Ukraine War and Corona Pandemic – we live in extremely stressful times. The feeling of being threatened also affects the soul. Exercise can help against depression and other problems.

In recent years, the number of mental illnesses has increased steadily. Depression and the like have been ensuring for some time now that the average number of sick days is also increasing. Many doctors are now expecting a further increase in this type of disease due to the ongoing threat from the Ukraine war and the corona pandemic. It is therefore high time to counteract this development with effective measures. What could that be?

Many experts have long recommended a sufficient level of moderate exercise as a preventive measure against mental illness. Particularly consistent endurance sports such as running are even considered a potent remedy. Because sporting activity is extremely effective against fears and anxiety. This is because neuropeptide Y (NPY) is increasingly released during exertion. It acts as a resilience factor and calms the amygdala, an area in the brain that is responsible for fears, among other things.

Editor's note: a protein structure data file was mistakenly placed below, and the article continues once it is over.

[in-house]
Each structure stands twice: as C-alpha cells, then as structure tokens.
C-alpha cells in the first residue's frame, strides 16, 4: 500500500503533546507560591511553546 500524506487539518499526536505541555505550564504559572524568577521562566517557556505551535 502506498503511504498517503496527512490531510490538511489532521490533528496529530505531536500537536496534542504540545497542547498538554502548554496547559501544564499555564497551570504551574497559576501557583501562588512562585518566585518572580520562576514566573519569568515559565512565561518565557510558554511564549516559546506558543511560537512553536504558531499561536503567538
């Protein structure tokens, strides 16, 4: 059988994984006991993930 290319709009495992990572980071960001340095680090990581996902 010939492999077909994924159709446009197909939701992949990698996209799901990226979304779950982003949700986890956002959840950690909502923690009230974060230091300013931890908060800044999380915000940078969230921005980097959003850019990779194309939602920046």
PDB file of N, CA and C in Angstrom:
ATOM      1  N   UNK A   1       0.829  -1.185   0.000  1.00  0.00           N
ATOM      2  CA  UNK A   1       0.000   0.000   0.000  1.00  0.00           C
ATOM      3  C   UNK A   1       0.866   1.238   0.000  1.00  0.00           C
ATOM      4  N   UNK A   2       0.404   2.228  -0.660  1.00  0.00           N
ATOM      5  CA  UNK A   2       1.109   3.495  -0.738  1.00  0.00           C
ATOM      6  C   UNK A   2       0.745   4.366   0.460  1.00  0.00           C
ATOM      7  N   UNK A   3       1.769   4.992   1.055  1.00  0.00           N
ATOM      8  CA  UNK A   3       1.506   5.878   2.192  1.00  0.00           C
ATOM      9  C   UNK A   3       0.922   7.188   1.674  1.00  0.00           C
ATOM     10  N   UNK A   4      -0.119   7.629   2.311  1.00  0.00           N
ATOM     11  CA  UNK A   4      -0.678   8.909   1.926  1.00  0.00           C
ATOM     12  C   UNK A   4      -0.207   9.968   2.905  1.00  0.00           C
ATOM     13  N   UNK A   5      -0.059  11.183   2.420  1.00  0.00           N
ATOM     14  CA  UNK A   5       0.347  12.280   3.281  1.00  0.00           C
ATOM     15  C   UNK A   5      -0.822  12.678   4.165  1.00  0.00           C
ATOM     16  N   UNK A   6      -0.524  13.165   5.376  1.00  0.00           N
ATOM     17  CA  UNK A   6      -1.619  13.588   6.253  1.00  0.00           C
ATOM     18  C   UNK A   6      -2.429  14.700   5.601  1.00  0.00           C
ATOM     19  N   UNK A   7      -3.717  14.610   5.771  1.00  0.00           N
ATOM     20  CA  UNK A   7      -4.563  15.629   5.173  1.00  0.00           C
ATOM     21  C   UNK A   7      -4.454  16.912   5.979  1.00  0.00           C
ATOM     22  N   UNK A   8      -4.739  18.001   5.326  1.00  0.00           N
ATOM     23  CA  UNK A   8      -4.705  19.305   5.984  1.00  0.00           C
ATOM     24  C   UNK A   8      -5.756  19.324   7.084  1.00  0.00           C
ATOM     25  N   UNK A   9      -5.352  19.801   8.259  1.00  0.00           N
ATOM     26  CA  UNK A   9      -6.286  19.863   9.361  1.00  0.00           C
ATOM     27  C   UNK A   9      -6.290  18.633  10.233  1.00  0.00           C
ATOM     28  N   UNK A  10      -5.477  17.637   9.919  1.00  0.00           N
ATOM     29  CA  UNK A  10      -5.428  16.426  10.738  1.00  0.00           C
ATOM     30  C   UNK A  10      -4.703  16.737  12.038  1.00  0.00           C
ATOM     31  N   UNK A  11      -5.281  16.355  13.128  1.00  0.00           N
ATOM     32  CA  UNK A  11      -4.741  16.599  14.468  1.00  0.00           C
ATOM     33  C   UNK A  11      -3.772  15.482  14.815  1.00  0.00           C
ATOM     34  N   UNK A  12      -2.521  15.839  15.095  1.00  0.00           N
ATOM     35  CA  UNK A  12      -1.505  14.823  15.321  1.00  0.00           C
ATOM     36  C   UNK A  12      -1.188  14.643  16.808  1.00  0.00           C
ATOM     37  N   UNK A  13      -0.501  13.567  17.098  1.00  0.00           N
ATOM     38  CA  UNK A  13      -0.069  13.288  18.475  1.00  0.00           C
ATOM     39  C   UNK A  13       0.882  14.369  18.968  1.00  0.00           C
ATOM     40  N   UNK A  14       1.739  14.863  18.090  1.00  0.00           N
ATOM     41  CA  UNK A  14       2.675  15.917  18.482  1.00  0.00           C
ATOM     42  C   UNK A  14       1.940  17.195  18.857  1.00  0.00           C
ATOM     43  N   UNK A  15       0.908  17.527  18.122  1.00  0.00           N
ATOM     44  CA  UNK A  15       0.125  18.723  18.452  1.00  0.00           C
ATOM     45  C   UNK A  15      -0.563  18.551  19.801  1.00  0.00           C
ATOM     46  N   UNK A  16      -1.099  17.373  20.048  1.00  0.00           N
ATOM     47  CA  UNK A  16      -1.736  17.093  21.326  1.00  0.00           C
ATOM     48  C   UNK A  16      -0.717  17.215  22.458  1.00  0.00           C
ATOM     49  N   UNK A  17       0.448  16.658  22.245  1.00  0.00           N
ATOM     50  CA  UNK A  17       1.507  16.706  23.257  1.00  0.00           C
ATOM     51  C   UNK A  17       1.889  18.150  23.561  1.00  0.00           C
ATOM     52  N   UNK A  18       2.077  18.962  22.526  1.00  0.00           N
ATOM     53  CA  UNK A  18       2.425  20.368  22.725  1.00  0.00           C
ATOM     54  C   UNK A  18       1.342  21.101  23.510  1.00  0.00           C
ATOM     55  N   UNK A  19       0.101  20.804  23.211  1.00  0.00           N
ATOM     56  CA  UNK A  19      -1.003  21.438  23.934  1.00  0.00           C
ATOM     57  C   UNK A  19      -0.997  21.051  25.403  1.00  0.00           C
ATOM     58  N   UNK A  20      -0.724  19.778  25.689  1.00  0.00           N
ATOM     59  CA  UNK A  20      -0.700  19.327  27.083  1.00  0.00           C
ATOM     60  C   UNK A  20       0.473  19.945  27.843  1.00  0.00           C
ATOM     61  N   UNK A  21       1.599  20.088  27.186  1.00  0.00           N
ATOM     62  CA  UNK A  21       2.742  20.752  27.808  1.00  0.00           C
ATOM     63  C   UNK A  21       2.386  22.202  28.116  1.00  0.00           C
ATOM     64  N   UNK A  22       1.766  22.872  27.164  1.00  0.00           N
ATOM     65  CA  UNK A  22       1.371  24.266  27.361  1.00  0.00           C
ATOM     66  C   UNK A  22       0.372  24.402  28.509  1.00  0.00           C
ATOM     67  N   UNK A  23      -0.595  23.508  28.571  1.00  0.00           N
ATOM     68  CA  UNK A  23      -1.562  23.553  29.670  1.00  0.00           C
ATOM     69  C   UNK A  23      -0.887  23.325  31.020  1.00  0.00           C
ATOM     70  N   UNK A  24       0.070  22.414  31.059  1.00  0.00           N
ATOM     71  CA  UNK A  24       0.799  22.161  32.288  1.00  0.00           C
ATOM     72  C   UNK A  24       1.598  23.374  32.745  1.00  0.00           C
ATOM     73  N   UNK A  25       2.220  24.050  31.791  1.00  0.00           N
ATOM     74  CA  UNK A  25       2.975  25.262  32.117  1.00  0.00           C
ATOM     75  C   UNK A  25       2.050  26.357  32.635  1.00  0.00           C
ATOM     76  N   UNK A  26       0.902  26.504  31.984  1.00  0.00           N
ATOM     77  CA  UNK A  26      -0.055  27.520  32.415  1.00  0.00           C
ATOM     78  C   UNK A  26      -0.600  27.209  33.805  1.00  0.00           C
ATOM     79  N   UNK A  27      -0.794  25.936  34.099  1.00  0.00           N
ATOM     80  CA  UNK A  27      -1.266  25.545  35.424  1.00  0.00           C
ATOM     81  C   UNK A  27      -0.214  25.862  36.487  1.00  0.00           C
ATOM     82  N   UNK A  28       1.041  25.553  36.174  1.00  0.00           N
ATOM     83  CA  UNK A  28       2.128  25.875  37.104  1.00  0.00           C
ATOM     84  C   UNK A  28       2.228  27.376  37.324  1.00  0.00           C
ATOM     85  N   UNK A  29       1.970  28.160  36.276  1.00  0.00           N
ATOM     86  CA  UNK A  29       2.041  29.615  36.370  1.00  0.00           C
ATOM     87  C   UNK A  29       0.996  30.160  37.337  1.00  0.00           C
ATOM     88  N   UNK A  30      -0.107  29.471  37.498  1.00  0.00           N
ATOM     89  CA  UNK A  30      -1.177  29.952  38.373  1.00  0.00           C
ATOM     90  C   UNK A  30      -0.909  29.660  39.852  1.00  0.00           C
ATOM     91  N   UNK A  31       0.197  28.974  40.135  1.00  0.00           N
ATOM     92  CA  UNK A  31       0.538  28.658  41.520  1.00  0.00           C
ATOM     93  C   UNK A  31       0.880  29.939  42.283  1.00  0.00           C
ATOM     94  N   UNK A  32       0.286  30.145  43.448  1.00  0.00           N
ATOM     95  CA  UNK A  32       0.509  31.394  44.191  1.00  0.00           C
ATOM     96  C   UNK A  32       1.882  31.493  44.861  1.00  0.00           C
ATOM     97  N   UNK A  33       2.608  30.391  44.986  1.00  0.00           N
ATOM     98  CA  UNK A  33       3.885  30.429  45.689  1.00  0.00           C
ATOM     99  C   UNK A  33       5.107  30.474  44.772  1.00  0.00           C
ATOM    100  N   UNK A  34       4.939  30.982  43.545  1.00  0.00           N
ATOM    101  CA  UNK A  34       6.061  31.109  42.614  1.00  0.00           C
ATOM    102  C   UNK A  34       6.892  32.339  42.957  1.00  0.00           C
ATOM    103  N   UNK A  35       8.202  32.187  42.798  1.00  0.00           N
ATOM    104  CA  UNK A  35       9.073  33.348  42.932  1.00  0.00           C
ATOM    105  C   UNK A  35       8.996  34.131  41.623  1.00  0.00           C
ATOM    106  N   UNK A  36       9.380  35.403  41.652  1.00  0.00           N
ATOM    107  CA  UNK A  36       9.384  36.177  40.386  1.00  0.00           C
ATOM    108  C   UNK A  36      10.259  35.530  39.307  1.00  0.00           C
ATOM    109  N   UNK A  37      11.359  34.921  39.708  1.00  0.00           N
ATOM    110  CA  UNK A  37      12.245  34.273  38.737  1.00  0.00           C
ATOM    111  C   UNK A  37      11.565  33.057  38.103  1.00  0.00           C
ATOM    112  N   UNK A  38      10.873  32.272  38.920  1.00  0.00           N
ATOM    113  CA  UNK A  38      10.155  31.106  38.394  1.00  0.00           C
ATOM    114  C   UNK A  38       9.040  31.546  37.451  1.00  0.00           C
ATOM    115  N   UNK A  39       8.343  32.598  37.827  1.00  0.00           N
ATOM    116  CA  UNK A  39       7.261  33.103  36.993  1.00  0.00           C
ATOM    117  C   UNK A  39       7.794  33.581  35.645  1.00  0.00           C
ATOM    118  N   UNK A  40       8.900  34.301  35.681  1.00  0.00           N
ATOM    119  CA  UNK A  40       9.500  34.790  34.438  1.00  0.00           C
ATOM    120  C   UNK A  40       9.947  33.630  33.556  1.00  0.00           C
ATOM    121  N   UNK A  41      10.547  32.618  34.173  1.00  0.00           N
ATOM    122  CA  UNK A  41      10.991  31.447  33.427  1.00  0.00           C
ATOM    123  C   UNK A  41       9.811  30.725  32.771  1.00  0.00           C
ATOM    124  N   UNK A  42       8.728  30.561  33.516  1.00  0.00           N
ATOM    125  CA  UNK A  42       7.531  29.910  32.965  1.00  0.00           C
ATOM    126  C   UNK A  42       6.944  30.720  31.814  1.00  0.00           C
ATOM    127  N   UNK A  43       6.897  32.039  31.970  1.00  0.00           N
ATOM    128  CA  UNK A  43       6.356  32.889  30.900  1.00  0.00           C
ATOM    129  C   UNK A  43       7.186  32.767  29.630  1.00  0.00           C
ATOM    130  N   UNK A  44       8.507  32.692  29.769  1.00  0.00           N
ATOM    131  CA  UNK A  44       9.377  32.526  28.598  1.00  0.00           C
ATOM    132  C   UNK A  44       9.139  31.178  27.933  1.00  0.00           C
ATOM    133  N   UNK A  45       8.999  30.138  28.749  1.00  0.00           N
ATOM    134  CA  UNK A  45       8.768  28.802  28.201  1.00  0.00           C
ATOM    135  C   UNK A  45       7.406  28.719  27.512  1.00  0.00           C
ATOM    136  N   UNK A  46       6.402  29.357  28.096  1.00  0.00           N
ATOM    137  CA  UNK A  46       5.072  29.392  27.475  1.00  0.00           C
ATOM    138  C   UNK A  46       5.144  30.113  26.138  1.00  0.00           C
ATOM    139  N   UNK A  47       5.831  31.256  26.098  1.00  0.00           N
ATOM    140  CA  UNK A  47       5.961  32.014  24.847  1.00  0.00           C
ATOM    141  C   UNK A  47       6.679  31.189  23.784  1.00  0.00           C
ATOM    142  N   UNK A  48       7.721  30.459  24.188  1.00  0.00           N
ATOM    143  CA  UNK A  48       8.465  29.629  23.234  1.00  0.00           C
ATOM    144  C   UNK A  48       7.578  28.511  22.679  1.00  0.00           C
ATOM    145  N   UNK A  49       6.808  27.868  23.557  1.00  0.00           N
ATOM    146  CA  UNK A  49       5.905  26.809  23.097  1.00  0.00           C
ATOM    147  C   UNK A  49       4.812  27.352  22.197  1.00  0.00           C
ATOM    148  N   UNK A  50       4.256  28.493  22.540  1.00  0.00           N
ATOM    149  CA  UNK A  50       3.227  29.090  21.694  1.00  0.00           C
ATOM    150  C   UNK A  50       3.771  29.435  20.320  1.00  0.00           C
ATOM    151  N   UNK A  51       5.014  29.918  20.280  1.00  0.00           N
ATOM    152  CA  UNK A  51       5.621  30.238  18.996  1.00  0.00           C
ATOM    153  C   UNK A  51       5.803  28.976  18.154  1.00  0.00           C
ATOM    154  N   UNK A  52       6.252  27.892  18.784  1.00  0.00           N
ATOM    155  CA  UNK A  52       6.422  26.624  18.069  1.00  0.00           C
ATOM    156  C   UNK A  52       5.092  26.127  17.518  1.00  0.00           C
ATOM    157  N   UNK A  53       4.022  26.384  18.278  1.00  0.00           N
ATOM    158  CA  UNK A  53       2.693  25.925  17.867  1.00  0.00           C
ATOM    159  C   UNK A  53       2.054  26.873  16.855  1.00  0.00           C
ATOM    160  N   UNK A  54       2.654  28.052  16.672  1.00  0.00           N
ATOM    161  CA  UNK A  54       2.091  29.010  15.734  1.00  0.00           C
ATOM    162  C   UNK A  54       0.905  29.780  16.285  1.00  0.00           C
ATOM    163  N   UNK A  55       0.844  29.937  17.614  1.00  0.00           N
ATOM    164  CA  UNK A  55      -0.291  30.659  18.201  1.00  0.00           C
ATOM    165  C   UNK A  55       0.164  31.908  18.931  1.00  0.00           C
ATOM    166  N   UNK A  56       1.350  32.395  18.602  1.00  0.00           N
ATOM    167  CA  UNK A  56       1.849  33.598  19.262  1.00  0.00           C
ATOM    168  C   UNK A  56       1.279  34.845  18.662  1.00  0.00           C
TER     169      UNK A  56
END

In order to achieve this relaxing effect, one must exercise moderately, but above all regularly. Depending on your condition, even a quick walk can have a corresponding effect. The heartbeat should rise noticeably, but not race. A high level of physical exertion during training can even trigger the opposite. Because such a strong effort can cause stress in people who are already permanently tense. Running works particularly well because the uniformity of movement relaxes the brain overall. That’s why it’s no illusion that after running training you’re less worried about the future.

Running can cure depression

There is growing evidence that exercise also seems to play an important role in depression. Especially because the latest theories assume that depression is also caused by inflammation. And it is precisely against these that sport works particularly well. The recommendation of the World Health Organization (WHO) seems to be right on the scale of the training. 150 minutes a week is probably a good dose. It is best distributed in such a way that physical activity takes place every day.